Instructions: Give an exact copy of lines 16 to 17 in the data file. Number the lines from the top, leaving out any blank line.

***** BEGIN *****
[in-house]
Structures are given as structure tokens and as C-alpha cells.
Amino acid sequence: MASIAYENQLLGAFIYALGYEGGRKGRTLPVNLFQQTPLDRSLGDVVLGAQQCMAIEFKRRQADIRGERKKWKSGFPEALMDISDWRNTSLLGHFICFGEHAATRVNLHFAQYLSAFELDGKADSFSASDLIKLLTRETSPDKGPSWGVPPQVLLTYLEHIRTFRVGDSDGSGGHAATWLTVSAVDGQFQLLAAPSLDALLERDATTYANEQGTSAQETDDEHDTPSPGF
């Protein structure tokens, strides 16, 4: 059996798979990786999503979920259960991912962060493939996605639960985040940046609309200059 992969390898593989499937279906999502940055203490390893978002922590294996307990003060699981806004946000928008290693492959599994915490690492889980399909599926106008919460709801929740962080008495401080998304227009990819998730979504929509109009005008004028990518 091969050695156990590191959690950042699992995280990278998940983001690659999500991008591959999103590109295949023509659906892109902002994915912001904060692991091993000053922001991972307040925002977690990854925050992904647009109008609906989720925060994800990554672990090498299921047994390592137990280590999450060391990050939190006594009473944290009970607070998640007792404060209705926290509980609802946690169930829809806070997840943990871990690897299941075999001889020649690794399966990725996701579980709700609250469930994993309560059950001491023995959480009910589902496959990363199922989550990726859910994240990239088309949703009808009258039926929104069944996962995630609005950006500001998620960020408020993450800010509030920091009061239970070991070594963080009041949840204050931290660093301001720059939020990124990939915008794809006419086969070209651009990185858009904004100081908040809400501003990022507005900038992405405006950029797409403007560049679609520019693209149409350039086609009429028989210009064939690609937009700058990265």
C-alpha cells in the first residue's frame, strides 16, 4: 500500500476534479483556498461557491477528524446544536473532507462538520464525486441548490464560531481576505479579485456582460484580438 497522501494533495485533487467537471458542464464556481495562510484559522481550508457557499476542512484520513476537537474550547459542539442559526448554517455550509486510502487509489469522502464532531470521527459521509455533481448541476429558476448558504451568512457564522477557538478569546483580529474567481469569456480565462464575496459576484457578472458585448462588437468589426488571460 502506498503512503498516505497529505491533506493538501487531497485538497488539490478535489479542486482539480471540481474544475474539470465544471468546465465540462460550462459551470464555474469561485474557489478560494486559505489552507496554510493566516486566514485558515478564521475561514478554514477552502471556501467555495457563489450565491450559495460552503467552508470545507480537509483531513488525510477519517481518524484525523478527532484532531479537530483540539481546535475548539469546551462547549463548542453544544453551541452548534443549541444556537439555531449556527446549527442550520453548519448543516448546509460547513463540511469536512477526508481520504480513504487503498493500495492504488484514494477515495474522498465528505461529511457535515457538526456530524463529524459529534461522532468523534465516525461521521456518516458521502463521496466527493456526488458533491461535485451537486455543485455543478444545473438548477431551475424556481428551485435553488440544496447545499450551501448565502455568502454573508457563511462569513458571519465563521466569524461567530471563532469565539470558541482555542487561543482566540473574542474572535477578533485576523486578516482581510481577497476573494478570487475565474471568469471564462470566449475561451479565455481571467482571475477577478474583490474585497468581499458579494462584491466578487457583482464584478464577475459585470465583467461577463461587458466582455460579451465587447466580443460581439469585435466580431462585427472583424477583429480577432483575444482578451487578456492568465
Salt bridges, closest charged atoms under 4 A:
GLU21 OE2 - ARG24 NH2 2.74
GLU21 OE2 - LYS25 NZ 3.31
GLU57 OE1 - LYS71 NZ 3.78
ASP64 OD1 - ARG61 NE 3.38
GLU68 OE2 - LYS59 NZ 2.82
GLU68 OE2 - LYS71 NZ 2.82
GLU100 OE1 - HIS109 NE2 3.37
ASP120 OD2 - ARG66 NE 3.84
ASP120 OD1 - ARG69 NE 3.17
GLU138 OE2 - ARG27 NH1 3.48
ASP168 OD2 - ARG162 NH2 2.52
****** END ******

GLU138 OE2 - ARG27 NH1 3.48
ASP168 OD2 - ARG162 NH2 2.52